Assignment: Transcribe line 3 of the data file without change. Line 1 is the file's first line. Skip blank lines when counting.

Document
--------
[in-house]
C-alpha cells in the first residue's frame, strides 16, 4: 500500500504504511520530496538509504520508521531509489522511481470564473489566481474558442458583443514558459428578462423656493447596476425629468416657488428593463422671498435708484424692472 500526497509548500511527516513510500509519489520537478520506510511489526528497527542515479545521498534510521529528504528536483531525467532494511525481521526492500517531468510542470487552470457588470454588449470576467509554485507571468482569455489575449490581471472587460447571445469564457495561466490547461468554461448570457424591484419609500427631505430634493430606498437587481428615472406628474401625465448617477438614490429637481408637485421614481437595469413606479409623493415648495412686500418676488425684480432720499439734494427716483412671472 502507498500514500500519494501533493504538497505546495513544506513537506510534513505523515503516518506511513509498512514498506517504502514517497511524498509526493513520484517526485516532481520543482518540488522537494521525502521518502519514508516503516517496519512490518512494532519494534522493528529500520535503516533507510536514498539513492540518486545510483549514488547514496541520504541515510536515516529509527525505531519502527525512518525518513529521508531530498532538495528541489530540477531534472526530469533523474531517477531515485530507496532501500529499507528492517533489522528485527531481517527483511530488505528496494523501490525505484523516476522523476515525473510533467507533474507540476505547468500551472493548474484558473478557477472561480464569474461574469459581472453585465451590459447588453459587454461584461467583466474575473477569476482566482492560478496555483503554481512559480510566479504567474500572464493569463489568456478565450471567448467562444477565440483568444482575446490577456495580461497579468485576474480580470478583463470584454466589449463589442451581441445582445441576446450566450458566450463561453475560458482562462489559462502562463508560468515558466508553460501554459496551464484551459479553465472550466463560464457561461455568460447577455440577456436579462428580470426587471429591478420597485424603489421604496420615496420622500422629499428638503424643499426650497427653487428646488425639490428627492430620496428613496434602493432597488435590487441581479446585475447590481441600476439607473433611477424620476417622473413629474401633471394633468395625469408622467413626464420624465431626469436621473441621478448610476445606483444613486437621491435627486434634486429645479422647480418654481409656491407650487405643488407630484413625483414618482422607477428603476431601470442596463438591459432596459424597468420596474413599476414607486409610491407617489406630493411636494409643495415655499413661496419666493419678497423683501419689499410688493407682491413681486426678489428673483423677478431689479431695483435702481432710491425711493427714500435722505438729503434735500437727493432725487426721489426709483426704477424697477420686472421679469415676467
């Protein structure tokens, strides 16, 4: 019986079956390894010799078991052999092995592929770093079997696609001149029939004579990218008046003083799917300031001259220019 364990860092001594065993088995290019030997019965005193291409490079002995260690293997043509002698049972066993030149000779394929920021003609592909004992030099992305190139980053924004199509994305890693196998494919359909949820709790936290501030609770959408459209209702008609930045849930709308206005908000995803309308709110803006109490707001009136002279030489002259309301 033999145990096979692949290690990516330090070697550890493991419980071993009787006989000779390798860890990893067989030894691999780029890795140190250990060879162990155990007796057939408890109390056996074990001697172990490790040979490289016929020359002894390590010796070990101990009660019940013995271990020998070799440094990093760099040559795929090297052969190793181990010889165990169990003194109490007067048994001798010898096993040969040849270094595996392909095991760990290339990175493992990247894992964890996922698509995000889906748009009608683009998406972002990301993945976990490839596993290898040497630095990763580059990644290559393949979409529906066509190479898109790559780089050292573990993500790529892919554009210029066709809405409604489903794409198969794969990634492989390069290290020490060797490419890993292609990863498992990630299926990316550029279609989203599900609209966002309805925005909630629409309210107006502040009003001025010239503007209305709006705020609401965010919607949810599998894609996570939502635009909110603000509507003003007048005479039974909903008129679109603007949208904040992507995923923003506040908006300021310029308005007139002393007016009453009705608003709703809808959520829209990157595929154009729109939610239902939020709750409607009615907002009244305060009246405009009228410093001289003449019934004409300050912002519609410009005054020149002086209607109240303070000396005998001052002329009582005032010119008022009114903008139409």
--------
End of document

């Protein structure tokens, strides 16, 4: 019986079956390894010799078991052999092995592929770093079997696609001149029939004579990218008046003083799917300031001259220019 364990860092001594065993088995290019030997019965005193291409490079002995260690293997043509002698049972066993030149000779394929920021003609592909004992030099992305190139980053924004199509994305890693196998494919359909949820709790936290501030609770959408459209209702008609930045849930709308206005908000995803309308709110803006109490707001009136002279030489002259309301 033999145990096979692949290690990516330090070697550890493991419980071993009787006989000779390798860890990893067989030894691999780029890795140190250990060879162990155990007796057939408890109390056996074990001697172990490790040979490289016929020359002894390590010796070990101990009660019940013995271990020998070799440094990093760099040559795929090297052969190793181990010889165990169990003194109490007067048994001798010898096993040969040849270094595996392909095991760990290339990175493992990247894992964890996922698509995000889906748009009608683009998406972002990301993945976990490839596993290898040497630095990763580059990644290559393949979409529906066509190479898109790559780089050292573990993500790529892919554009210029066709809405409604489903794409198969794969990634492989390069290290020490060797490419890993292609990863498992990630299926990316550029279609989203599900609209966002309805925005909630629409309210107006502040009003001025010239503007209305709006705020609401965010919607949810599998894609996570939502635009909110603000509507003003007048005479039974909903008129679109603007949208904040992507995923923003506040908006300021310029308005007139002393007016009453009705608003709703809808959520829209990157595929154009729109939610239902939020709750409607009615907002009244305060009246405009009228410093001289003449019934004409300050912002519609410009005054020149002086209607109240303070000396005998001052002329009582005032010119008022009114903008139409």